But first, what causes GERD?
When you eat, food travels from your mouth, down the esophagus and into to your stomach. At the lower end of the esophagus is a small ring of muscle, the lower esophageal sphincter (LES) that acts like a one-way trap door that allows food to pass into your stomach. Normally, the LES closes immediately after swallowing to prevent back-up of stomach fluids.
When the LES isn’t functioning properly, highly acidic fluids flow back up into the esophagus, irritating and inflaming it, causing heartburn and other symptoms such as vomiting or regurgitation, difficulty swallowing and chronic coughing or wheezing. Left untreated, chronic reflux can lead to severe esophageal damage including Barrett’s esophagus, a pre-cancerous condition that increases the risk of esophageal cancer.
Some people are born with a naturally weak LES. Other things that can cause the LES to relax and result in reflux are diet, medications, smoking, drinking alcohol, or changes in body position (bending over or lying down). A hiatal hernia, in which the top part of the stomach bulges above the diaphragm and into the chest cavity, may also contribute to GERD.
How is GERD diagnosed?
If your primary care physician suspects reflux they may refer you to a gastroenterologist (or GI) for diagnosis. As part of the work-up, the GI may perform an upper gastrointestinal endoscopy and an esophageal pH monitoring test.
An endoscopy is generally an outpatient procedure, usually with light sedation. During the procedure a very thin lighted tube, an endoscope, is inserted into the esophagus enabling the doctor to closely examine it. Esophageal pH monitoring is done to detect stomach acid in the esophagus and the severity of reflux disease. It involves either placement of a small catheter through the nose into the esophagus or use of a small capsule directly attached to the esophagus during endoscopy known as the Bravo™ pH Monitoring System.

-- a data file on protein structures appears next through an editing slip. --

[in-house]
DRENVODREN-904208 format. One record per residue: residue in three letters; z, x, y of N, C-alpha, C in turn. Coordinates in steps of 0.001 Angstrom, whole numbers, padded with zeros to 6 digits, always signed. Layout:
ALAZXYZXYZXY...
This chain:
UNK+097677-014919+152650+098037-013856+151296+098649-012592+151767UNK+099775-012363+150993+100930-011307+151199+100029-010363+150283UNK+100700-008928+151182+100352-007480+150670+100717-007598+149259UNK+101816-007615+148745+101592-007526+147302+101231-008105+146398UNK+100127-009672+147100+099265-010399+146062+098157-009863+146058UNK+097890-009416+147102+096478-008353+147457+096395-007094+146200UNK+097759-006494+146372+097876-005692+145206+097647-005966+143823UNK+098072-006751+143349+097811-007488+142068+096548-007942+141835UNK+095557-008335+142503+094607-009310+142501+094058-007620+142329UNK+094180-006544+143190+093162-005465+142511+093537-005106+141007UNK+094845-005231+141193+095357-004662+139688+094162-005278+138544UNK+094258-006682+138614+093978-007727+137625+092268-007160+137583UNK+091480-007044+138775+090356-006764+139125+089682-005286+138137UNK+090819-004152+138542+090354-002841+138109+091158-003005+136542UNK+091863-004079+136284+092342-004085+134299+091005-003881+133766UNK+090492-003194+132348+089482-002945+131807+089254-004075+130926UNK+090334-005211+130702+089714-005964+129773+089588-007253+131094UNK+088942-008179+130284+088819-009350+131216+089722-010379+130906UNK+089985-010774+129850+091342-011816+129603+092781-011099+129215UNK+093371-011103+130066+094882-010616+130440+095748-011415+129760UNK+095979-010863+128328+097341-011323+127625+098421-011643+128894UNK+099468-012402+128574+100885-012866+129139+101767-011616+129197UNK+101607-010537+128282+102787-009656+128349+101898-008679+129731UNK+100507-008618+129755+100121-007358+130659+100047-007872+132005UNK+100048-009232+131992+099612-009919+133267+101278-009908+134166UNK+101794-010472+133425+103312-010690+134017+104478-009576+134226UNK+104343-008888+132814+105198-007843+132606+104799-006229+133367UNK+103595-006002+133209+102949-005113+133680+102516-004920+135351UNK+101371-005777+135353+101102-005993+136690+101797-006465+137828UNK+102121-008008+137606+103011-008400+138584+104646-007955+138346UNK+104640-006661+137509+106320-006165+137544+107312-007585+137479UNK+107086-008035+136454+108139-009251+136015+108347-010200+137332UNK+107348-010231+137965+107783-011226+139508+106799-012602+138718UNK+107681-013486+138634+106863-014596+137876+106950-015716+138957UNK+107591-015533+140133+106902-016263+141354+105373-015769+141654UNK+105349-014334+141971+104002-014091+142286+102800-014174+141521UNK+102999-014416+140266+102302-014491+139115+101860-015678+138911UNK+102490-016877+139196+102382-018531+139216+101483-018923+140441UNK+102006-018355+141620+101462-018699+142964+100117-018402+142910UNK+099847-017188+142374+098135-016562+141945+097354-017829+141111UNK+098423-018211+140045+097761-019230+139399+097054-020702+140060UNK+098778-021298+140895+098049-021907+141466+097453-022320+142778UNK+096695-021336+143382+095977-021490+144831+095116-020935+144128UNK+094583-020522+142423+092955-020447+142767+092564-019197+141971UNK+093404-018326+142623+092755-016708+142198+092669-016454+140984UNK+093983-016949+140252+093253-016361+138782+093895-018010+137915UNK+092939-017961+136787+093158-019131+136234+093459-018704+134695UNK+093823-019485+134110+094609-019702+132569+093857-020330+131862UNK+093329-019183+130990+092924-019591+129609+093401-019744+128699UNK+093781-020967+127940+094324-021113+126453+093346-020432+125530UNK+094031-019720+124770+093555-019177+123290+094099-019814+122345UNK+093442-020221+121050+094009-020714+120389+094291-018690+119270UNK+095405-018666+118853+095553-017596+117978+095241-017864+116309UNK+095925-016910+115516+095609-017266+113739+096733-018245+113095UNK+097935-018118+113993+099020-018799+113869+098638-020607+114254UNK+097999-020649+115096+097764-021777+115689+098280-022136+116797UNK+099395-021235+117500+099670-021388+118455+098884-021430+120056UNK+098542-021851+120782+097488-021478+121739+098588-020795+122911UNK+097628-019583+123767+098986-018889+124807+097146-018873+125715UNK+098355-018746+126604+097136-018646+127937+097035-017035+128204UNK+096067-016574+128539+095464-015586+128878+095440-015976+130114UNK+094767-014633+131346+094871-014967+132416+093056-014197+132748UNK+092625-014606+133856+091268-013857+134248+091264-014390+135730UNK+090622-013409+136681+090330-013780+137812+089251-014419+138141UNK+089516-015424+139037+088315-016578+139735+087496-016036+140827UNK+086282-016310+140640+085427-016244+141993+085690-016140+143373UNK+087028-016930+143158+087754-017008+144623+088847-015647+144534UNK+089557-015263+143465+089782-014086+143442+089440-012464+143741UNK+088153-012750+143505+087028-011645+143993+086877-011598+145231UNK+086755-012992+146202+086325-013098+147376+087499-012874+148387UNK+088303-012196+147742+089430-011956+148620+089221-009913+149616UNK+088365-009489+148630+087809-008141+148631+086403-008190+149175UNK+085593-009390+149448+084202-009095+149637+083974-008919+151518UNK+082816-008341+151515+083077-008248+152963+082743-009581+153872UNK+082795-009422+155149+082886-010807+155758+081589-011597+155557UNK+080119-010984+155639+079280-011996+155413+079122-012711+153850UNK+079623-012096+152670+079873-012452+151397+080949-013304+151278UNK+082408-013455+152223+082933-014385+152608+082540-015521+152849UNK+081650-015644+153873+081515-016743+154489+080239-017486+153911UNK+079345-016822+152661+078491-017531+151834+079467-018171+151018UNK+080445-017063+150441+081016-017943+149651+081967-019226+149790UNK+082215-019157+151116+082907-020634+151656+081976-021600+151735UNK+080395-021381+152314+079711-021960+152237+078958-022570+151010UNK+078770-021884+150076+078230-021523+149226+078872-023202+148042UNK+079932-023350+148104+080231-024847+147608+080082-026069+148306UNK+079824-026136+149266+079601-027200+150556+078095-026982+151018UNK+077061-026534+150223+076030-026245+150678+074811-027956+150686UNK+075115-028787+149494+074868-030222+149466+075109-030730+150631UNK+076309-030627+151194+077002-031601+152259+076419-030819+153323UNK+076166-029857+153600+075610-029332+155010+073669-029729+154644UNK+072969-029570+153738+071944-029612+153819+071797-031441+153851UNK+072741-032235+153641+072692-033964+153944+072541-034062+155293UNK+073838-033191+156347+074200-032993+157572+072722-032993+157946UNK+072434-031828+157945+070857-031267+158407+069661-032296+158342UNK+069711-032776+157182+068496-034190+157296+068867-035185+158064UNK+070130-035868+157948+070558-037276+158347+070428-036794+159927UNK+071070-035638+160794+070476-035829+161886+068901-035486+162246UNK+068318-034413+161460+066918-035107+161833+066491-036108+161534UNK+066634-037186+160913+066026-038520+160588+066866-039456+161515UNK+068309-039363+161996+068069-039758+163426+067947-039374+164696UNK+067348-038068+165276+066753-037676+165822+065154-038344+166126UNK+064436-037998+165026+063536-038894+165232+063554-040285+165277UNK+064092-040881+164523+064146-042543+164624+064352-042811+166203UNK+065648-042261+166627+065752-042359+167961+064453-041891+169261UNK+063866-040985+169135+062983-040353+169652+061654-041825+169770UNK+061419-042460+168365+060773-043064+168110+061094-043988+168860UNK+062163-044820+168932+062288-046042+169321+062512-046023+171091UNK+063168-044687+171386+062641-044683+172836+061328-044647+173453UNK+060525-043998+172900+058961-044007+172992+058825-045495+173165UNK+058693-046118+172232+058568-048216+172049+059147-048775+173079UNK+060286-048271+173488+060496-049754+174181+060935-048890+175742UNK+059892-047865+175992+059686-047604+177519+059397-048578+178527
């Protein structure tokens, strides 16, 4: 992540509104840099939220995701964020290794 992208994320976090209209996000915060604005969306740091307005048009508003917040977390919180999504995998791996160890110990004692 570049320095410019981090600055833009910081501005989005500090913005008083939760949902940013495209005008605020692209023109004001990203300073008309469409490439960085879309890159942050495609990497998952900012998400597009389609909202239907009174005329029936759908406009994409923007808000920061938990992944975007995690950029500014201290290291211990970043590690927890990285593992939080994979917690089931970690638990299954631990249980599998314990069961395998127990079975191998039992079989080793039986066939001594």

What are the treatment options for heartburn?
GERD is generally treated in three progressive steps. Simply making lifestyle and diet changes such as losing weight, quitting smoking, reduced alcohol consumption, and altering eating and sleeping patterns may help. If symptoms persist, you can ask your doctor about over-the-counter medications including antacids to neutralize stomach and/or other non-prescription medicines to reduce the amount of acid your stomach produces. If these do not provide effective relief, prescription drugs may be needed to alleviate symptoms and to aid in healing esophageal irritation. Always consult with your doctor before taking any medication.
If none of these steps works, or if you prefer not to rely on medications indefinitely, anti-reflux surgery may be an option for you. Commonly, GERD surgery includes hiatal hernia repair and fundoplication. Fundoplication is a procedure to tighten the LES by wrapping the upper portion of the stomach around the lowest portion of the esophagus – much the way a bun wraps around a hot dog. In many cases this can be performed during a minimally invasive laparoscopic procedure under general anesthesia requiring a short hospital stay. During the procedure, surgeons make small incisions (1/4 to 1/2 inch) to enter the abdomen through narrow, tube-like instruments. Carbon dioxide gas is used to temporarily expand the abdomen, giving the surgeon room to see and work. Laparoscopic fundoplication leaves several small scars, and results in less blood loss, a shorter hospital stay, fewer complications and quicker recovery. Studies show the vast majority of patients who undergo GERD surgery are either symptom free or have significant symptom improvement. Your surgeon can best explain the benefits and potential short- and long-term side effects of anti-reflux surgery.
If you have persistent heartburn, speak with your doctor who can assess which treatment is right for you.
*National Institutes of Health